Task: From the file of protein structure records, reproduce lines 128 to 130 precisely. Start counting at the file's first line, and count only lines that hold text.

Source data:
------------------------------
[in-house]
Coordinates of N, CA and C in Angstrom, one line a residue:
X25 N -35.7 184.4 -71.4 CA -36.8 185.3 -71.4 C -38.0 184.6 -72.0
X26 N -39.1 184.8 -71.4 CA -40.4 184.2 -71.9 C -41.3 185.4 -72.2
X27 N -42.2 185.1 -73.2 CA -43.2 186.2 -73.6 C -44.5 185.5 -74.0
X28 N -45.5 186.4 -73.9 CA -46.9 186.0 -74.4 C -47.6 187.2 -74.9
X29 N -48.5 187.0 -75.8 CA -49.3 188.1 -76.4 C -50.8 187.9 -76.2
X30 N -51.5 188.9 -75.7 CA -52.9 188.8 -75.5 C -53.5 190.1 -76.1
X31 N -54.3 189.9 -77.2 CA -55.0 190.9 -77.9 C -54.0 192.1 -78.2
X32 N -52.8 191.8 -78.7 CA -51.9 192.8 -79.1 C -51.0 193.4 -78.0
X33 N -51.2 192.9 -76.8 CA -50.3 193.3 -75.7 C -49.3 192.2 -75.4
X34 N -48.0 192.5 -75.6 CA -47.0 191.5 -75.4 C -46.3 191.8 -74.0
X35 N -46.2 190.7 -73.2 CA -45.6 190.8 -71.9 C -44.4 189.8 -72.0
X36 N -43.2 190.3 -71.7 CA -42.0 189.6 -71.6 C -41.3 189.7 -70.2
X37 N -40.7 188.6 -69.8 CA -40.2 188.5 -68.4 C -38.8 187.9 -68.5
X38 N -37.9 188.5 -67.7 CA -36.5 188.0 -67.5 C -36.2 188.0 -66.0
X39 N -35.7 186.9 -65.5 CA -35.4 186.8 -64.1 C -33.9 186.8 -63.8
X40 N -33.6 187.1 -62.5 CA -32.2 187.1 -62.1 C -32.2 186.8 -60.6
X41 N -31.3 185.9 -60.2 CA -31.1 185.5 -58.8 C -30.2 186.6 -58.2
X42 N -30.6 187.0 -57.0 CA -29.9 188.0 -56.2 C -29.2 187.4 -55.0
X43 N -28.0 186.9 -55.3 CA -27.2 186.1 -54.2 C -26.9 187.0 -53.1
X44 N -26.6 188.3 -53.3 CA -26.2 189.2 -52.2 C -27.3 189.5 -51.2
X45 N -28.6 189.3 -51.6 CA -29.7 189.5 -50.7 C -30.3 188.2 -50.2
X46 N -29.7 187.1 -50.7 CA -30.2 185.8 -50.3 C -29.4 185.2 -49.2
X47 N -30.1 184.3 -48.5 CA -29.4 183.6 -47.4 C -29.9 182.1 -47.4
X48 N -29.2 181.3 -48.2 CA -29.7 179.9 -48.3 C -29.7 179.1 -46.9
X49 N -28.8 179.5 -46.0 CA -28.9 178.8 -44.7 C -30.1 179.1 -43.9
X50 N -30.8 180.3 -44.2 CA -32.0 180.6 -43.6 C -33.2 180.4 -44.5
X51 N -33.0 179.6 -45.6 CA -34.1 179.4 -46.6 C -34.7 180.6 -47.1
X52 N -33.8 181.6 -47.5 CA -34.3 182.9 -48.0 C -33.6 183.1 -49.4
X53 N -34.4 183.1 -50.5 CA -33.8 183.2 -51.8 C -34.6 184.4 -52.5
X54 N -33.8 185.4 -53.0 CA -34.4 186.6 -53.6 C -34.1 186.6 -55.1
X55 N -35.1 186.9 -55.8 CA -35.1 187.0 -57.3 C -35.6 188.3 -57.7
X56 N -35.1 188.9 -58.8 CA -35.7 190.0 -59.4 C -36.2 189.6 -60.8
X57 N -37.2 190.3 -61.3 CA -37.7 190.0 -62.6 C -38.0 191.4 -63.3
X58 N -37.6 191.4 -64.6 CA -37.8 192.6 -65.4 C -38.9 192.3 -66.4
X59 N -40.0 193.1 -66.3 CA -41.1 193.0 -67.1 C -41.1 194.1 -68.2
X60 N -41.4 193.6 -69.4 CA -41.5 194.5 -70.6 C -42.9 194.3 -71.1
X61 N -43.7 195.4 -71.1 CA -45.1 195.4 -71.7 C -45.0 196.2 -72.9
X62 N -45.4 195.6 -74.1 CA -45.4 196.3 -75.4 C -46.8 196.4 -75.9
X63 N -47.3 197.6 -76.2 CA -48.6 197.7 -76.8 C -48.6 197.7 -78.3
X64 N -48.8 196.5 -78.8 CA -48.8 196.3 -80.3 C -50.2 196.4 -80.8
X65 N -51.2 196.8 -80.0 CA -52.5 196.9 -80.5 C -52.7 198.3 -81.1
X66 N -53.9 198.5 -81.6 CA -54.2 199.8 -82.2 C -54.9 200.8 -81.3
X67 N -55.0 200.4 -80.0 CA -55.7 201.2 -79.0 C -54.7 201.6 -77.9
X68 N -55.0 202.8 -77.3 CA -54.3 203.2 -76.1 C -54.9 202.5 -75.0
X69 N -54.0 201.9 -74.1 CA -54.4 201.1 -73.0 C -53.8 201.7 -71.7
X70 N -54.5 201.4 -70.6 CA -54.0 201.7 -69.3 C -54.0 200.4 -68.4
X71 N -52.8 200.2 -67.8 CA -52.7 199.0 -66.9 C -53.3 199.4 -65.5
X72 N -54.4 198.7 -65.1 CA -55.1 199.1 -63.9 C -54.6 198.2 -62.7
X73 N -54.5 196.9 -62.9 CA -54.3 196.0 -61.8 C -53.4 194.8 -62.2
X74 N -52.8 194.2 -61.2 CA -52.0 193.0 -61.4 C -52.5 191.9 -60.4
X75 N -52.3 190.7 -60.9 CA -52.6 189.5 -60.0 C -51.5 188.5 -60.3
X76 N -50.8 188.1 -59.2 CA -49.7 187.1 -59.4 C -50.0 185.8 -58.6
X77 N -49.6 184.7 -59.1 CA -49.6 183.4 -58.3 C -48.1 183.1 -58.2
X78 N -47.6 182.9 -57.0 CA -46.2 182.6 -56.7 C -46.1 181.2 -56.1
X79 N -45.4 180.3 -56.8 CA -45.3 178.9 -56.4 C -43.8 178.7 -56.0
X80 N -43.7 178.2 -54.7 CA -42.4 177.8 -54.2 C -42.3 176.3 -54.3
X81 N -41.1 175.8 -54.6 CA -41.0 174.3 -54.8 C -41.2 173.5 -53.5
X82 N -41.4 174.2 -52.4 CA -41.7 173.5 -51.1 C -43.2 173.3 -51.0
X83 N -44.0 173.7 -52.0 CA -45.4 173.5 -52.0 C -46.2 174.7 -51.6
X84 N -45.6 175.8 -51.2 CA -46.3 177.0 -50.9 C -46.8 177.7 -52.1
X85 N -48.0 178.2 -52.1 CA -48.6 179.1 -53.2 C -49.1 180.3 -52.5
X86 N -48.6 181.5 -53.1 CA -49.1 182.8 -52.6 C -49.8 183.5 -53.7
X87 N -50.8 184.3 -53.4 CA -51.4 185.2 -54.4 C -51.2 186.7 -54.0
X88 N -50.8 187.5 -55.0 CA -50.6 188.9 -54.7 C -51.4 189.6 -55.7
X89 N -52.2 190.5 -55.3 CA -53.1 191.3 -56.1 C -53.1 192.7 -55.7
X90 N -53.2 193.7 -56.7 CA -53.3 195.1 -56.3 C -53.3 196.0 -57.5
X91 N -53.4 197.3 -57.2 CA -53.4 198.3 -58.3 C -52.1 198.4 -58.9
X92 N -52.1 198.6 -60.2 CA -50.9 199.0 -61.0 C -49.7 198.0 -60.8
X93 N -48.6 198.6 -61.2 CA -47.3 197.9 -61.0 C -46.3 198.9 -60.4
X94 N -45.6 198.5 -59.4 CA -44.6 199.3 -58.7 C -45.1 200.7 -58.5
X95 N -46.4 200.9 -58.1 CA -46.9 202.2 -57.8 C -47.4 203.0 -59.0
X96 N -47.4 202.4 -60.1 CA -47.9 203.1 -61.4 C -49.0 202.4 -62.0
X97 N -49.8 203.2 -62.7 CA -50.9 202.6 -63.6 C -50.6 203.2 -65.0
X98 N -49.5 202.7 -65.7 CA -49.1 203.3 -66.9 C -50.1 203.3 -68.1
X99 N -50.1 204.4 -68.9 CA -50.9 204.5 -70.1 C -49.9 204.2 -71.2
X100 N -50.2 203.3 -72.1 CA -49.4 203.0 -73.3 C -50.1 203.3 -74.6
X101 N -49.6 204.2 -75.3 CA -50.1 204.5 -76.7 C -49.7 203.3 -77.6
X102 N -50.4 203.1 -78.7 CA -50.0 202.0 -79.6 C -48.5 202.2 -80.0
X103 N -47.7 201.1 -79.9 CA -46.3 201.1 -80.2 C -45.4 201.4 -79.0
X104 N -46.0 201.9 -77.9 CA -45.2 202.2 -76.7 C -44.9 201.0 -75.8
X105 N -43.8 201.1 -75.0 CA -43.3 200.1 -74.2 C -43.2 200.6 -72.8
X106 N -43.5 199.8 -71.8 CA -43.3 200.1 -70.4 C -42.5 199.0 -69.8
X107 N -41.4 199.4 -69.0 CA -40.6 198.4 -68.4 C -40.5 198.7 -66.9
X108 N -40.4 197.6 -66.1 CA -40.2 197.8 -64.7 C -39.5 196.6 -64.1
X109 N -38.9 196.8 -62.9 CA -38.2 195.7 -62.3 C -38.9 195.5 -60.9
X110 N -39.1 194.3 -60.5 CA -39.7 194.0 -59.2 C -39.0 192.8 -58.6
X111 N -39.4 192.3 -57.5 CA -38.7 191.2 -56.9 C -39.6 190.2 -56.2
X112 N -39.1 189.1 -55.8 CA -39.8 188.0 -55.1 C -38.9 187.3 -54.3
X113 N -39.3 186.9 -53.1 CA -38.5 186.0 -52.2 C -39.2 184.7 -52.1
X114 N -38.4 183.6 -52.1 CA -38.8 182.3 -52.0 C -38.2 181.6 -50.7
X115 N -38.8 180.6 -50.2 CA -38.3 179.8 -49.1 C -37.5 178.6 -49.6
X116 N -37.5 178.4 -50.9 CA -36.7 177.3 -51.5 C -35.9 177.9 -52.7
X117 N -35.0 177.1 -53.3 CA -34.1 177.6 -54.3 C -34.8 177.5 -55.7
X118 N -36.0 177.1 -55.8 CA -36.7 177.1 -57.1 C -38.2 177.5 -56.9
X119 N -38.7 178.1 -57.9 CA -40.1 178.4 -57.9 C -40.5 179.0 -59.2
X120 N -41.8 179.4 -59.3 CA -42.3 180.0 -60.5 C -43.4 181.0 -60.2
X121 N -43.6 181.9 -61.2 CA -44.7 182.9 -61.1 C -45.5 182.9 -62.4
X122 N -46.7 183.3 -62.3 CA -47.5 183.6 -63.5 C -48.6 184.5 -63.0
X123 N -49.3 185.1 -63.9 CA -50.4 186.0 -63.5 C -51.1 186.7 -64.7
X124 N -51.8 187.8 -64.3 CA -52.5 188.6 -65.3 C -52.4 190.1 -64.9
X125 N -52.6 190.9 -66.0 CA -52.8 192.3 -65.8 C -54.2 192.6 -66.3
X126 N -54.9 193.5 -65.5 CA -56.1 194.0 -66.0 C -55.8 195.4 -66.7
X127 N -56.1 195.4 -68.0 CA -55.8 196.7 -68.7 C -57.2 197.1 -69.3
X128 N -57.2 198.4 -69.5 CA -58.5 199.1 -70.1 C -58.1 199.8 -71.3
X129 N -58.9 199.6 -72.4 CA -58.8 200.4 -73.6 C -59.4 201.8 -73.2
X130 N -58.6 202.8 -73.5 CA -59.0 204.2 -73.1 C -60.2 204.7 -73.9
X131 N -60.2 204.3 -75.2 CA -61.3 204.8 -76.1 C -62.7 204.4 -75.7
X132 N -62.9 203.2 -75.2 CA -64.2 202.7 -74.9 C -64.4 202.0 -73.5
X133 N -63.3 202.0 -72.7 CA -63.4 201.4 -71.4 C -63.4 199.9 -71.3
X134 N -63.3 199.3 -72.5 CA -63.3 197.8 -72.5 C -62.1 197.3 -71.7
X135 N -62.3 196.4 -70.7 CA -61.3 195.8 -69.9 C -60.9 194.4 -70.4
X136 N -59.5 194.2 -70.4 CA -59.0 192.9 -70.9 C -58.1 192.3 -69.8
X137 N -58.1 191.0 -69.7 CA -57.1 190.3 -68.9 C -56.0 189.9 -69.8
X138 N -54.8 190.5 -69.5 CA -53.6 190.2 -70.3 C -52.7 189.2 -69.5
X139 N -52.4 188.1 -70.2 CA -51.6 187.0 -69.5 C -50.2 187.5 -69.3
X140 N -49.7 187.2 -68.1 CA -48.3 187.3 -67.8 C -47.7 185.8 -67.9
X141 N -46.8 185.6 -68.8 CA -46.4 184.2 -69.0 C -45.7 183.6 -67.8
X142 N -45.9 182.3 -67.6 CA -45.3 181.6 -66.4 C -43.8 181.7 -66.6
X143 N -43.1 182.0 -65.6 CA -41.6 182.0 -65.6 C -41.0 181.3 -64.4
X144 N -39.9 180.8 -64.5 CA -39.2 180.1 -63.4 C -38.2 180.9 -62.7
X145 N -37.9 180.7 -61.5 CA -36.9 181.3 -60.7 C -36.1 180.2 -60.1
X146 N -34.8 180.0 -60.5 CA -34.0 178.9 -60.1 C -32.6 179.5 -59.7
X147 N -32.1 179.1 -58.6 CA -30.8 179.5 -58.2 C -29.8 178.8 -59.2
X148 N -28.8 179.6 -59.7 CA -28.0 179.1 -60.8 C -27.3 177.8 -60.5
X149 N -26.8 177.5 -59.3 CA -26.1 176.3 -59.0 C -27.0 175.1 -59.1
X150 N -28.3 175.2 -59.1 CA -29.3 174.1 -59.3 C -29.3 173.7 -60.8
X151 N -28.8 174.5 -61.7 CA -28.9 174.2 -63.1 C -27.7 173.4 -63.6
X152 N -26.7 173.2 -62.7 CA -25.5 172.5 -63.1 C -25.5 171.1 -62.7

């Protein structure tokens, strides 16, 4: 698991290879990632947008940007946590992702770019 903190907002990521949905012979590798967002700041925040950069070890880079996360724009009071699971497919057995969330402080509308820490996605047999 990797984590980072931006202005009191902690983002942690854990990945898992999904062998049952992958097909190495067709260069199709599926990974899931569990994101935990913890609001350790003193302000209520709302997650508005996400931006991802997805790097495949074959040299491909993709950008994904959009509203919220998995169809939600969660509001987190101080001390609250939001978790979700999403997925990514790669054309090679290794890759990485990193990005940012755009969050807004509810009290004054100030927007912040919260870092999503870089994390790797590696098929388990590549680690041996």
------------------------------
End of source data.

X150 N -28.3 175.2 -59.1 CA -29.3 174.1 -59.3 C -29.3 173.7 -60.8
X151 N -28.8 174.5 -61.7 CA -28.9 174.2 -63.1 C -27.7 173.4 -63.6
X152 N -26.7 173.2 -62.7 CA -25.5 172.5 -63.1 C -25.5 171.1 -62.7